Michael: Yes, sure. It was actually an article written for the print edition of New Scientist magazine that I was working for full time at that time back in 2005. The idea was really just to kind of look at things that scientist can’t explain. We’ve spent a lot of our time at New Scientist going over the things that scientist can’t explain. It seems like its fun idea to do the opposite. When the article was put up on the website, it just seem to go crazy, everybody really went for it and it became the sixth most circulated article on the internet that year, which is quite a shocking statistic really. So I think what it showed was there is a kind of hunger for science and understanding science. But perhaps a lot of the times we sort of go by it in the wrong way, and people are really interested in the mysteries.
Alex: I think that’s a fascinating topic. How did you come to be a writer at New Scientist and what was the little bit about your background that drew you to science writing in general?
Michael: Yes, my background; I did a PhD in quantum physics and shortly after that I kind of realized that I was far more interested in what everybody else were doing and one of my pet subject is when you get too involved in one particular subject, all of a sudden you kind of compare and lose a little bit of interest. I found as a science journalist, it gave me the right to kind of go and wander to everyone else’s lap and see what they were up to and it just kind of peaked my interest much more as to kind of get an overview of what was going on in science than to look specifically for years at one-detail kind of aspect of science.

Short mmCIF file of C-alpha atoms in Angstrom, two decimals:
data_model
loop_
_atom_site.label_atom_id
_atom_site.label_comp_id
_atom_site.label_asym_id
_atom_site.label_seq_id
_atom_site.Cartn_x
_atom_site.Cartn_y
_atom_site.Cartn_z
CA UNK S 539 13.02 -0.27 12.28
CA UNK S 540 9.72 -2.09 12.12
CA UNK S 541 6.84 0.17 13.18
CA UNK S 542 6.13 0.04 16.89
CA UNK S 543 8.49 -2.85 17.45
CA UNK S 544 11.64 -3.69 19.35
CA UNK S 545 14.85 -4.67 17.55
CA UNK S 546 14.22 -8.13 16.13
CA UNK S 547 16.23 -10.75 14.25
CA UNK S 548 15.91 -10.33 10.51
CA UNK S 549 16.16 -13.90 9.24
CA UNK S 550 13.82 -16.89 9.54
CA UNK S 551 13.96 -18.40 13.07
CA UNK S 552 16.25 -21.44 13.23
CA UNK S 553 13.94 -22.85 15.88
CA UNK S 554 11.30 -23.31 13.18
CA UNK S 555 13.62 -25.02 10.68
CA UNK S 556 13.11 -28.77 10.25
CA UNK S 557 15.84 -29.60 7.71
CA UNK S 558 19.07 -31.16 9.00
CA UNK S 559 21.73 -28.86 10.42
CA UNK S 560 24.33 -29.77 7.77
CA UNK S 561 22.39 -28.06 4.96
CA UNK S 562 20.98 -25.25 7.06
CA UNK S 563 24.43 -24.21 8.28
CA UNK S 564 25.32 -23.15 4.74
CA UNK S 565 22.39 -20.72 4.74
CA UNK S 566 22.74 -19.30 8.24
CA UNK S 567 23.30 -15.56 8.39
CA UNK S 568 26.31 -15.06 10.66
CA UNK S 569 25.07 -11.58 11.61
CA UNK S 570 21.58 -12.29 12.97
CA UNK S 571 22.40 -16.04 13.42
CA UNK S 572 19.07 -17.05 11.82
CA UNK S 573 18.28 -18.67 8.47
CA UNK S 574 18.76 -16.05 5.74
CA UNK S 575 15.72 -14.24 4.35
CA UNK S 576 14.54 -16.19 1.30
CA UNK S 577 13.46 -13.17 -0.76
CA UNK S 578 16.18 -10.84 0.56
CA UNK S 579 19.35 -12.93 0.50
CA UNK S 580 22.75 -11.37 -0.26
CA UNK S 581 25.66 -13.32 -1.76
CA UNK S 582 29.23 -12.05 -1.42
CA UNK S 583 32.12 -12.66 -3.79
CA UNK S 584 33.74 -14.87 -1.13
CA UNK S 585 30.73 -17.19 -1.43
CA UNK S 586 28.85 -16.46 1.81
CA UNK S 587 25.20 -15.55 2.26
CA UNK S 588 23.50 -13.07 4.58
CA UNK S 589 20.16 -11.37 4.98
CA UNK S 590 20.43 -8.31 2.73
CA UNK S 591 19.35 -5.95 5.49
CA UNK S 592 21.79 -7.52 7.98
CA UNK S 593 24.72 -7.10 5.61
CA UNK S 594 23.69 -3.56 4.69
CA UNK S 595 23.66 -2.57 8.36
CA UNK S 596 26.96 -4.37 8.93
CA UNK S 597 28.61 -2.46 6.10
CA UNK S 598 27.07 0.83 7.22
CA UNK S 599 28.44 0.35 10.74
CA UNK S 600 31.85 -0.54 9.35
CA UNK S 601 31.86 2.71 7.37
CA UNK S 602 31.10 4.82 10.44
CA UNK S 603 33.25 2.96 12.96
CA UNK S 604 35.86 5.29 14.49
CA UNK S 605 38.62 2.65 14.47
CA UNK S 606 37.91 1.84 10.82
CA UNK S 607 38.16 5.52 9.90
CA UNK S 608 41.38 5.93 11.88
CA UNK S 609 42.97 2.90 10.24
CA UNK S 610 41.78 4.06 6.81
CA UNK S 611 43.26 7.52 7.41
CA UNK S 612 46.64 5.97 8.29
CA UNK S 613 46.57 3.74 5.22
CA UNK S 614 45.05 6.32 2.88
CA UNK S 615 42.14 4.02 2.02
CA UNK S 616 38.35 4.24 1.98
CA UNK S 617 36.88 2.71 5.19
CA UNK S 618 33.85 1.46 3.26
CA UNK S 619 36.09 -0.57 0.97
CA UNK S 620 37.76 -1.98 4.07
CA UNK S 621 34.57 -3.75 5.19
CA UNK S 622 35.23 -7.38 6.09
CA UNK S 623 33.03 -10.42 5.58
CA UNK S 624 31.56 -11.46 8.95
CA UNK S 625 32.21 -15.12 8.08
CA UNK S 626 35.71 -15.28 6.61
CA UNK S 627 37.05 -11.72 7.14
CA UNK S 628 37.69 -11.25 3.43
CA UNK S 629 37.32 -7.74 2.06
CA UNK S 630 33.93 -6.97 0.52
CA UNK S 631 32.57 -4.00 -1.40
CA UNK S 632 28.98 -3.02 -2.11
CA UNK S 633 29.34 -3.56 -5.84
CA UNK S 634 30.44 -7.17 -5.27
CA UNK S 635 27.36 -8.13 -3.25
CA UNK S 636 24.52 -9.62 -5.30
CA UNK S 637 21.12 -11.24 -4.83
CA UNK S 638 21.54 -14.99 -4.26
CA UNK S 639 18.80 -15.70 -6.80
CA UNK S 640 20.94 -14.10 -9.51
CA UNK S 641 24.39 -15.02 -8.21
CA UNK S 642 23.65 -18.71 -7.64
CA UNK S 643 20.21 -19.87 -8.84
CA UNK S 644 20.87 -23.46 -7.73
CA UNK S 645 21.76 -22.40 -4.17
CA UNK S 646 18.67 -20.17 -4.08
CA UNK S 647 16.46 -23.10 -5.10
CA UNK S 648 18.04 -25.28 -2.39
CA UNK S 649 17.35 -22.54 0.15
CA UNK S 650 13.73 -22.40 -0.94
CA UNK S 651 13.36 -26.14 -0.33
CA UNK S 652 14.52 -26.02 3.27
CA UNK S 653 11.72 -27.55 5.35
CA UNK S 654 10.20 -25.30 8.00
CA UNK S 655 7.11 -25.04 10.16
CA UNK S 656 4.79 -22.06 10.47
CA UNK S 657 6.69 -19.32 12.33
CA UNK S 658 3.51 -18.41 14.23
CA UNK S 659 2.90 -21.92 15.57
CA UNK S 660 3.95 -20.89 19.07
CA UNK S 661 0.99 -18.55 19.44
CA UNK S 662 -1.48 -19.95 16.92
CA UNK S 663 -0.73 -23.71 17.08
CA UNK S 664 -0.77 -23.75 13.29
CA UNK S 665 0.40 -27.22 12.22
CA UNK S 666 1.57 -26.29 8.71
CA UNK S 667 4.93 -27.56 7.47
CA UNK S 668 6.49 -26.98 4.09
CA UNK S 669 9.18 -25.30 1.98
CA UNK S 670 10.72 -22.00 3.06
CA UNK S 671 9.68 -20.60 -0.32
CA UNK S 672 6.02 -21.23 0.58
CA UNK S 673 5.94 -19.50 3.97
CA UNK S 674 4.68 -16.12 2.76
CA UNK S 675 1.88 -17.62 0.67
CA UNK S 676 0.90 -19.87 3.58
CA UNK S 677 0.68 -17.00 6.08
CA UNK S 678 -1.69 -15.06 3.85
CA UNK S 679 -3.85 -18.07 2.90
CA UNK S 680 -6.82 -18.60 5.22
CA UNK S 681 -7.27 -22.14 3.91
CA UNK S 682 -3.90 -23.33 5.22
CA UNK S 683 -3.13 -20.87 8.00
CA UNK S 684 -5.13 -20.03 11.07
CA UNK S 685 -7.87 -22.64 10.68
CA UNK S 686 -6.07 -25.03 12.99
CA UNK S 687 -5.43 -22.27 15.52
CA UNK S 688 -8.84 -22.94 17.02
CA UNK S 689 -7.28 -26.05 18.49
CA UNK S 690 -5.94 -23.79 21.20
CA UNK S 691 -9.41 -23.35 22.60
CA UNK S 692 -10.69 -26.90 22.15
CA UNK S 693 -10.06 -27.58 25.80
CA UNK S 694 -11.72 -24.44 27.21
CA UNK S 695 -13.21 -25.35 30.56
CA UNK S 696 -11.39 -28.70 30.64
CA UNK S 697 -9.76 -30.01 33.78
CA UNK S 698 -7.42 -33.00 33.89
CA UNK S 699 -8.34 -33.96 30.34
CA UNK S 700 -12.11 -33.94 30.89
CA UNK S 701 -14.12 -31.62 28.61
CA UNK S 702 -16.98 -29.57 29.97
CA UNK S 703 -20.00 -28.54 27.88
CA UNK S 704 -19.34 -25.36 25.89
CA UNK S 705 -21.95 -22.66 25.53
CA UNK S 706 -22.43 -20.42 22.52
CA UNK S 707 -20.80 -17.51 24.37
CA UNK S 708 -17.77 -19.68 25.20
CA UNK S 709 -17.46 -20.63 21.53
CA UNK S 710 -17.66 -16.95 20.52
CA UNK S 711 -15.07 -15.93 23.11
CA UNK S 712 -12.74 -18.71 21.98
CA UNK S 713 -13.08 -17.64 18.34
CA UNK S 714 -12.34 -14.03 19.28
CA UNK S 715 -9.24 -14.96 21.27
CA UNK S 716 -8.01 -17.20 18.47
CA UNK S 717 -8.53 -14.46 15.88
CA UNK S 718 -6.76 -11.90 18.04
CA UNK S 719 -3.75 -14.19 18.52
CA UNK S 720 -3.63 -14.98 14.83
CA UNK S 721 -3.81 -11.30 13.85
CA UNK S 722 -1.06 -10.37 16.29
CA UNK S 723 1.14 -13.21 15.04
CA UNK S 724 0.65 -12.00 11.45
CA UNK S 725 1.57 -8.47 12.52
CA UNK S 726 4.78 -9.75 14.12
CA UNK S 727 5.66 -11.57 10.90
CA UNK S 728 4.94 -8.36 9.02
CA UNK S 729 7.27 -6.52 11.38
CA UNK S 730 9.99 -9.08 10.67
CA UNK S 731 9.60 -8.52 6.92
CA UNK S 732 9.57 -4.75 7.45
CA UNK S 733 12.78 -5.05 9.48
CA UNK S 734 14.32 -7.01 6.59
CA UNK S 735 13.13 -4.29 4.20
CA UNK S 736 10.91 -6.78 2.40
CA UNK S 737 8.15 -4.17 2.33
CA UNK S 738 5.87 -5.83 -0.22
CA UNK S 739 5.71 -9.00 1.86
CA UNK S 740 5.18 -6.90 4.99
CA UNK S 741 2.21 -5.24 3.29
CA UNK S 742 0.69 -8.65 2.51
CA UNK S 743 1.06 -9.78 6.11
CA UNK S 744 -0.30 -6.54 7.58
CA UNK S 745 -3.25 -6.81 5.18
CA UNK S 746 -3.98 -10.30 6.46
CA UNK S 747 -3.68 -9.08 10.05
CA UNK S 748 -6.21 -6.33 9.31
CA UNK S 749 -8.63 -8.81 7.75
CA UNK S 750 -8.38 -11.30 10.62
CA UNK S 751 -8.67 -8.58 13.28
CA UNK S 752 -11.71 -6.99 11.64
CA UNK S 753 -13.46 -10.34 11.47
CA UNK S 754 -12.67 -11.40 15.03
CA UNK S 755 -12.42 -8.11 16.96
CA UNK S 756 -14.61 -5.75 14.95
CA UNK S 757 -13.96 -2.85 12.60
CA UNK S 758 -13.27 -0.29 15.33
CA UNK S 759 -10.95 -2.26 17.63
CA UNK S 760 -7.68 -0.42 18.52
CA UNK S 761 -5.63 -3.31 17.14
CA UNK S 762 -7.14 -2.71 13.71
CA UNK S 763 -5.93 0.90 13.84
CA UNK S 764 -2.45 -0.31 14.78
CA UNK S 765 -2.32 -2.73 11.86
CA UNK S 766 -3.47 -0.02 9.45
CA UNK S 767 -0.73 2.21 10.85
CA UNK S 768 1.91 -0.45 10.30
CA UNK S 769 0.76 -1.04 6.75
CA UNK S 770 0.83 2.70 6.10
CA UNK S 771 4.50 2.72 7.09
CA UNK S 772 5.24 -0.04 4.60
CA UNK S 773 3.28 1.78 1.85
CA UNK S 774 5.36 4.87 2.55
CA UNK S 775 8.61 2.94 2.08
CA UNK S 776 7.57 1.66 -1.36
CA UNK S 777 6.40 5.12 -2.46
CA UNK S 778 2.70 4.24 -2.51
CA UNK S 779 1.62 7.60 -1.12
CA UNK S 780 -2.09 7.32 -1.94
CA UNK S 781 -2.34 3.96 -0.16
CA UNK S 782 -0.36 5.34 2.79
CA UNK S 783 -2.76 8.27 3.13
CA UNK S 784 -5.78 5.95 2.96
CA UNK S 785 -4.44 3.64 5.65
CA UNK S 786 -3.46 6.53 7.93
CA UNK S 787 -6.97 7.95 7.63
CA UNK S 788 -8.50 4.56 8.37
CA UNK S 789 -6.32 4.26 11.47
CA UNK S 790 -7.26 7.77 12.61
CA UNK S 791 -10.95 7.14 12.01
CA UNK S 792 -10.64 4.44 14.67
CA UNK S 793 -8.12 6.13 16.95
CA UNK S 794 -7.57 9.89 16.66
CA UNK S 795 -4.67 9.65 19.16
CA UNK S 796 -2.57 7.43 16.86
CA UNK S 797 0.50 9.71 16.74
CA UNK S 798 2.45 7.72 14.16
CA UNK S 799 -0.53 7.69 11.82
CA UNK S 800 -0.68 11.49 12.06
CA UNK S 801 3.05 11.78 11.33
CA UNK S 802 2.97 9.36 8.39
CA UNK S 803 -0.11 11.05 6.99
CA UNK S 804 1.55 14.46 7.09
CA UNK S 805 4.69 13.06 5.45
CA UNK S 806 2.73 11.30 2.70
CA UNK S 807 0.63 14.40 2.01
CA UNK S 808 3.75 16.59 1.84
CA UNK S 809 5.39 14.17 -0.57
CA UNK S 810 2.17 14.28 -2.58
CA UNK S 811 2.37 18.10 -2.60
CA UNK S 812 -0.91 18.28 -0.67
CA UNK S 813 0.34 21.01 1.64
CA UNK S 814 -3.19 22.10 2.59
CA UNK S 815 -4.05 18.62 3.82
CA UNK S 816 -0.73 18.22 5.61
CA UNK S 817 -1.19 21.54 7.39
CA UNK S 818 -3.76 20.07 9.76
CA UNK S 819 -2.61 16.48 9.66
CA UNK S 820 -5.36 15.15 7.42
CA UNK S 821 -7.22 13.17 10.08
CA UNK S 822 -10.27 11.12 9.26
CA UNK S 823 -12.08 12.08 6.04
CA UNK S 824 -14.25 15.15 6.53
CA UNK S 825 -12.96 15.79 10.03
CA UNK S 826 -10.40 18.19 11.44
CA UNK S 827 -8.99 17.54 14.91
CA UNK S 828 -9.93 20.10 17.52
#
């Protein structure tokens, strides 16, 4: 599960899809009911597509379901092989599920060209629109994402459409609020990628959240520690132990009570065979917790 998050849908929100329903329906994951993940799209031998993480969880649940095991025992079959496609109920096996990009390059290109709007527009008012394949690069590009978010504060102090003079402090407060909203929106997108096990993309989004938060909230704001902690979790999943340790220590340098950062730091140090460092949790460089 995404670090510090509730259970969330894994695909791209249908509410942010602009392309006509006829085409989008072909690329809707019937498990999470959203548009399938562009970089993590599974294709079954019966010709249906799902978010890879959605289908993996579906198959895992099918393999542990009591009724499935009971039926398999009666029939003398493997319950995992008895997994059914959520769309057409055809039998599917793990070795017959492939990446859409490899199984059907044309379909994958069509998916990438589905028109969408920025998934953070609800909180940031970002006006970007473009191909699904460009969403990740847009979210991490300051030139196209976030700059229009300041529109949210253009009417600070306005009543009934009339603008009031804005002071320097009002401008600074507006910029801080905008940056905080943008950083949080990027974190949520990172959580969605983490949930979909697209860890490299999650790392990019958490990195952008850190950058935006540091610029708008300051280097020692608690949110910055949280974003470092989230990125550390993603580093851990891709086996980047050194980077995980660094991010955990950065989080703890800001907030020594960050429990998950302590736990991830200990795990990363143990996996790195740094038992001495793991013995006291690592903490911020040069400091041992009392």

Alex: That’s an interesting background and I think also one thing I picked up on is that you are not afraid to kind of get in there and mixed it up a little bit with the scientist and I think that’s obviously, because your background, you feel confident in your own foundation in science background, but how has that ability to kind of get in there and mixed it up helped you and particularly helped you in writing 13 Things?
Michael: Well, I think it was essential for 13 Things to be able ask maybe some difficult questions or to be able to stand back and look at the piece of research and not just take it at face value but kind of dig deeper than it went and then also know the motivations of the scientist. I mean, when you work in the scientific laboratory, you’re not certainly a non-human being. You’re still a human being and you take your humanity into that lab with you. I think that’s often forgotten in terms of what people researched and how they go about it, what their prejudices are. Having sort of been on both sides of it as it were, I did kind of feel it was useful to know that scientists are human beings and they’re flawed and they make decisions that wouldn’t necessarily fit in the normal kind of [inaudible 00:05:18] with science if you like.